Photographer Colleen Fielding has learned to trust her peripheral vision.
Out of the corner of her eye, she has been able to capture wildlife species in their natural environment that most people would drive on by, unaware.
It happened while she was visiting Mabel Lake Hall, near her hometown of Lumby.
“I saw this dark flash of movement, so I pulled up and there was a grey owl eating something on the ground. It flew off, and then when I looked up I saw another owl in a tree, its mate.”
Fielding’s photographs can be seen at the Awakening the Spirit art show and sale, currently showing in the Coatcheck Gallery, located in the lower lobby of the Vernon Performing Arts Centre.
Supported by the Mental Illness Family Support Centre (MIFSC) and the Canadian Mental Health Association (CMHA), the 11th annual show features 62 works by 25 artists and celebrates the strengths, talents and creativity of people living with mental illness.
Encouraged to enter the show by CMHA group facilitator Marie-France Ladouceur and programs director Sue Myhre, Fielding has been using a camera since the age of 12, but stopped for many years before picking it up again.
“The camera was there calling my name,” she said, adding she has gone from using a film-loading model to a digital. “I photograph mostly wildlife and birds, but have shot some portraits and weddings.”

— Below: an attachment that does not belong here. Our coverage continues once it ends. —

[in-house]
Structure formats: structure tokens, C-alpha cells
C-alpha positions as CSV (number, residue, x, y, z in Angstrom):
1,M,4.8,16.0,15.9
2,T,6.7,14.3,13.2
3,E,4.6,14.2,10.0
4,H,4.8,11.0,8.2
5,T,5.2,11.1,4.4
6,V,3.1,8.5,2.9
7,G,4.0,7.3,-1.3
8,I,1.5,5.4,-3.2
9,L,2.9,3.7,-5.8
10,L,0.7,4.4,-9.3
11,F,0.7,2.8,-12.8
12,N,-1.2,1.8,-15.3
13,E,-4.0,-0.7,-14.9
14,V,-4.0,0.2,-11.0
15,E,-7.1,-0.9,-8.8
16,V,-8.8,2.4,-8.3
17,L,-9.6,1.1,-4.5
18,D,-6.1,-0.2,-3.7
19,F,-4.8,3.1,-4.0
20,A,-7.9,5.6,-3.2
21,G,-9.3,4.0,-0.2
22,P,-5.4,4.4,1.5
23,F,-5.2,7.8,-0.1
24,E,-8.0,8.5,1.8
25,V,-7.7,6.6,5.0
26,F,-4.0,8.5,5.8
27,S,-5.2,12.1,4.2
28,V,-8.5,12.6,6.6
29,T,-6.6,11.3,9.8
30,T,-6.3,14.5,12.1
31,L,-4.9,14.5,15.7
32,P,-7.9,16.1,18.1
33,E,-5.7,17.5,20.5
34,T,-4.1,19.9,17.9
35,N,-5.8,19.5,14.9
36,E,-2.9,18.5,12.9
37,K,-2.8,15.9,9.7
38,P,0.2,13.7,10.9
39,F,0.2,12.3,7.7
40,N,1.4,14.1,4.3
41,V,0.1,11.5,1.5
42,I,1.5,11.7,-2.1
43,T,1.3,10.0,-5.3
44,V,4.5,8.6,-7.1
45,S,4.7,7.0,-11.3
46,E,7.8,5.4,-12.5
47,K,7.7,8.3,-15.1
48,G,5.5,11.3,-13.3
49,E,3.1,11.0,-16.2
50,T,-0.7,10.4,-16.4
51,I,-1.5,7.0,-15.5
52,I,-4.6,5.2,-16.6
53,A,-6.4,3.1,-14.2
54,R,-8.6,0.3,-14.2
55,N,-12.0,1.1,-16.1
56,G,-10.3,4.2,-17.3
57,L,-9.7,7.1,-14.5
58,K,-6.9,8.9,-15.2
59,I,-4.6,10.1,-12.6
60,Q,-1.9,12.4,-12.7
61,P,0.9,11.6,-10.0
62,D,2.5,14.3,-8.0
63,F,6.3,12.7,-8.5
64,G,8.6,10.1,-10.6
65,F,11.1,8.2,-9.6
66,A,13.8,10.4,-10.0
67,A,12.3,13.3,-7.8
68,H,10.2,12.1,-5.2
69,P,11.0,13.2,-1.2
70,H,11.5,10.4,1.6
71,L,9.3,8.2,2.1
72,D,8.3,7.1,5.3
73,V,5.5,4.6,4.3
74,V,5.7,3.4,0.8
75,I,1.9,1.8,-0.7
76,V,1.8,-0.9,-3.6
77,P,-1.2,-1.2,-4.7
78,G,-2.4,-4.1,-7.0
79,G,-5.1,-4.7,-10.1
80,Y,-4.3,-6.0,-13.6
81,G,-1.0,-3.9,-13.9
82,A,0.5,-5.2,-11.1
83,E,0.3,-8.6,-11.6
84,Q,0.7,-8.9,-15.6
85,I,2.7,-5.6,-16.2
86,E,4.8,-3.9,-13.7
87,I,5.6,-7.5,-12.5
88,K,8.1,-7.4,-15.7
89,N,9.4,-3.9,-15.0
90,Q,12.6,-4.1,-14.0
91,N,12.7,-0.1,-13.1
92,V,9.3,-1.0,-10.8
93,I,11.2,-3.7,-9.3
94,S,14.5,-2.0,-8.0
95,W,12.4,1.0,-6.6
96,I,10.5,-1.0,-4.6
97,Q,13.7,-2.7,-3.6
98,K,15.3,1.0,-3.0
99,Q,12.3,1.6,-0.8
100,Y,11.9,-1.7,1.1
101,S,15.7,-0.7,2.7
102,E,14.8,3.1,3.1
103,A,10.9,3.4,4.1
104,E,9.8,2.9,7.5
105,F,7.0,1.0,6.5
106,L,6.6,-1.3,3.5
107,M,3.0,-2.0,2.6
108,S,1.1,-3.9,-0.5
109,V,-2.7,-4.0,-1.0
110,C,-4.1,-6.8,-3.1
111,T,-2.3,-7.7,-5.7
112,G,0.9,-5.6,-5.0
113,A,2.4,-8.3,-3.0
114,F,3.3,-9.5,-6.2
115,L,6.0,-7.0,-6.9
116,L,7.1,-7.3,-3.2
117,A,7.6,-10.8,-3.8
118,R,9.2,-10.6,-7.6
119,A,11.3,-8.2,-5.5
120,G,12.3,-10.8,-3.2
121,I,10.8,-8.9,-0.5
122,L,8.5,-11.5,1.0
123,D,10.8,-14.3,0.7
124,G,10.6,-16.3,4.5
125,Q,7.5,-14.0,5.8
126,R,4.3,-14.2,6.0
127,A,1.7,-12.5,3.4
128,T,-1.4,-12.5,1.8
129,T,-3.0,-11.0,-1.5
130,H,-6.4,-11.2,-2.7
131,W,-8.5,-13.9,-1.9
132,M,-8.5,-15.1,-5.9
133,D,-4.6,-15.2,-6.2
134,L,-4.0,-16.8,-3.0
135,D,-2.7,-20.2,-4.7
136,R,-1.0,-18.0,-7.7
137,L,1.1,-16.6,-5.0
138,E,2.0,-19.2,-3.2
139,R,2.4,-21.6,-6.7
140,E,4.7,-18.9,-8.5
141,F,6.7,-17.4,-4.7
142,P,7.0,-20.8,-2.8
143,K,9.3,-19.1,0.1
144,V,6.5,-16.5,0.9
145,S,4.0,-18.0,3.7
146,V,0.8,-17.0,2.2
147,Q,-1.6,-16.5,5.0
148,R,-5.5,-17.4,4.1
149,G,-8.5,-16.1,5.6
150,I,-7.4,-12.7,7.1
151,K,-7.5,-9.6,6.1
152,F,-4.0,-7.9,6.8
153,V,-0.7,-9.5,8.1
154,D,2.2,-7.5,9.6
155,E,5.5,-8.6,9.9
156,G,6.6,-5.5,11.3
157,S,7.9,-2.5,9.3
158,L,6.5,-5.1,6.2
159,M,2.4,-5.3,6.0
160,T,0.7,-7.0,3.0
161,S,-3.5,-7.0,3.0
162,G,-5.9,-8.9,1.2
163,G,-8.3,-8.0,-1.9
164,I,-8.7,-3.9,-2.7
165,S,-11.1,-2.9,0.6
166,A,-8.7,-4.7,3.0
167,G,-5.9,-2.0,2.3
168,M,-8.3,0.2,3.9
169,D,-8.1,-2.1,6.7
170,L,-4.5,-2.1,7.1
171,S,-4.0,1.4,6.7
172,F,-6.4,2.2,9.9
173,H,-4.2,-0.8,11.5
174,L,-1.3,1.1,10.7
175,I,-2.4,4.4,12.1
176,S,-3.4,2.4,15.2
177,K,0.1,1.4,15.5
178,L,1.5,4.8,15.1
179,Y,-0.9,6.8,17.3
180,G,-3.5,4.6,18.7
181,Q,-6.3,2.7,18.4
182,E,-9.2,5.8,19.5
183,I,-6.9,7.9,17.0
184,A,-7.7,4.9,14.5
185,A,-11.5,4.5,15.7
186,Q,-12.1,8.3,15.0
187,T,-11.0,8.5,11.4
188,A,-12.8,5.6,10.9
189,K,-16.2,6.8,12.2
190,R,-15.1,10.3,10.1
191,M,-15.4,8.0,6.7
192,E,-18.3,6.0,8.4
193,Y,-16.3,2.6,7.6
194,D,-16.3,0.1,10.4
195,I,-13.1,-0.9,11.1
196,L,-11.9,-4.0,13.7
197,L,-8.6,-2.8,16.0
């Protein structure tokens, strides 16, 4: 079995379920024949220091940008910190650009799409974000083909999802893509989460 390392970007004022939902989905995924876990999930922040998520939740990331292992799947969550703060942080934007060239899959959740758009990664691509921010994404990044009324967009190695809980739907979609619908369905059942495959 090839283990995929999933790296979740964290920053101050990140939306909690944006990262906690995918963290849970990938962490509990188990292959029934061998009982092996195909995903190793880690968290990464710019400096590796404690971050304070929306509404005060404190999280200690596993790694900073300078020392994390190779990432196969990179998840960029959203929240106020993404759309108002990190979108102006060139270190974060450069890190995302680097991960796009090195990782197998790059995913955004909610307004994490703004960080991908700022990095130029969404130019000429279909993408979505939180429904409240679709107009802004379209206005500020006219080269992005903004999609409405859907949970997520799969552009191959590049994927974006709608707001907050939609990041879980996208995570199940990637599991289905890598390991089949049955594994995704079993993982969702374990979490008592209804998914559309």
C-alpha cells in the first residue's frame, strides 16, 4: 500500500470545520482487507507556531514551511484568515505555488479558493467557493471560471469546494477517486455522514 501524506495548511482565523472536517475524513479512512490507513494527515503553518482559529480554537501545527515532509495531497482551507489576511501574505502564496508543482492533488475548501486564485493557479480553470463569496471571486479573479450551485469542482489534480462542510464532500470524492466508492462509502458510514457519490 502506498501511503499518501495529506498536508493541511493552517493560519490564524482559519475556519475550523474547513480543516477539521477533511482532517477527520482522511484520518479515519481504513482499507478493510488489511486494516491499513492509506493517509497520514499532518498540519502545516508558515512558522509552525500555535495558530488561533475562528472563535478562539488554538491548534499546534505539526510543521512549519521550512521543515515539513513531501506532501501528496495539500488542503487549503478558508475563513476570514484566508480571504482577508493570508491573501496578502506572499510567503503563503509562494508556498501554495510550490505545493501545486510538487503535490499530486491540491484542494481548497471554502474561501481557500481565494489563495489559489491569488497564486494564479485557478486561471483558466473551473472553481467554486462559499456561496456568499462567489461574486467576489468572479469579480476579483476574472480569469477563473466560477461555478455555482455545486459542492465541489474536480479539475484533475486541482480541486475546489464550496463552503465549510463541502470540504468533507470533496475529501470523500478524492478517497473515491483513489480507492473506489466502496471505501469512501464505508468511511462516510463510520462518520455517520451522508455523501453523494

Fielding says aiming her lens at wildlife has taught her an important virtue, patience.
“I have also learned to stand perfectly still, especially with wildlife as you don’t want to scare them off,” she said.
“I was taking photos at the opening reception (for Awakening the Spirit) and someone observed how I was so patient. Taking photos has taught me to not only be patient with wildlife but with people, which is a good thing.”
Fielding points to one of her favourite pictures in the show, a photograph of a lone wolf.
“I carry my camera everywhere and this photo came as I was coming in from Vernon. It was out playing in the snow in Lavington. I got him just as he was catching a mouse,” she said.
Another photo of a male loon came from a visit to Echo Lake a few years ago.
“Everything to me is interesting. I take a lot of drives to find photos and there he was by himself. The water was perfect that day.”
It’s through the arts and creativity that both the MIFSC and CMHA hope to break down some of the barriers and stigma that exist with mental illness, as well as give people living with mental illness a medium through which to express themselves.
“There is a vital link between creativity and well being for all of us,” said Ladouceur. “When we are engaged in a creative pursuit there is a flood of neuron activity in our brains, producing endorphins. The release of endorphins can provide relief from pain, help with the symptoms of anxiety and depression as well as elevate mood. The power of art as a therapeutic activity can benefit the mental health of individuals and communities.”
According to MIFSC manager Dianne Hustler, one in five people will have a mental illness in his or her lifetime.
“We hope that the Awakening the Spirit art show will continue to increase awareness and get people talking about mental illness so that people know that they are not alone. The show serves as a reminder that people with mental illness live, work, and create in our community. We also hope that it will remind everyone of the importance of taking care of their own mental health.”
Awakening the Spirit can be viewed when attending performances at the Performing Arts Centre until Nov. 3, with free viewings Tuesdays from 1 to 2:30 p.m.
To make arrangements for special group viewings, contact Sue at 250-542-3114.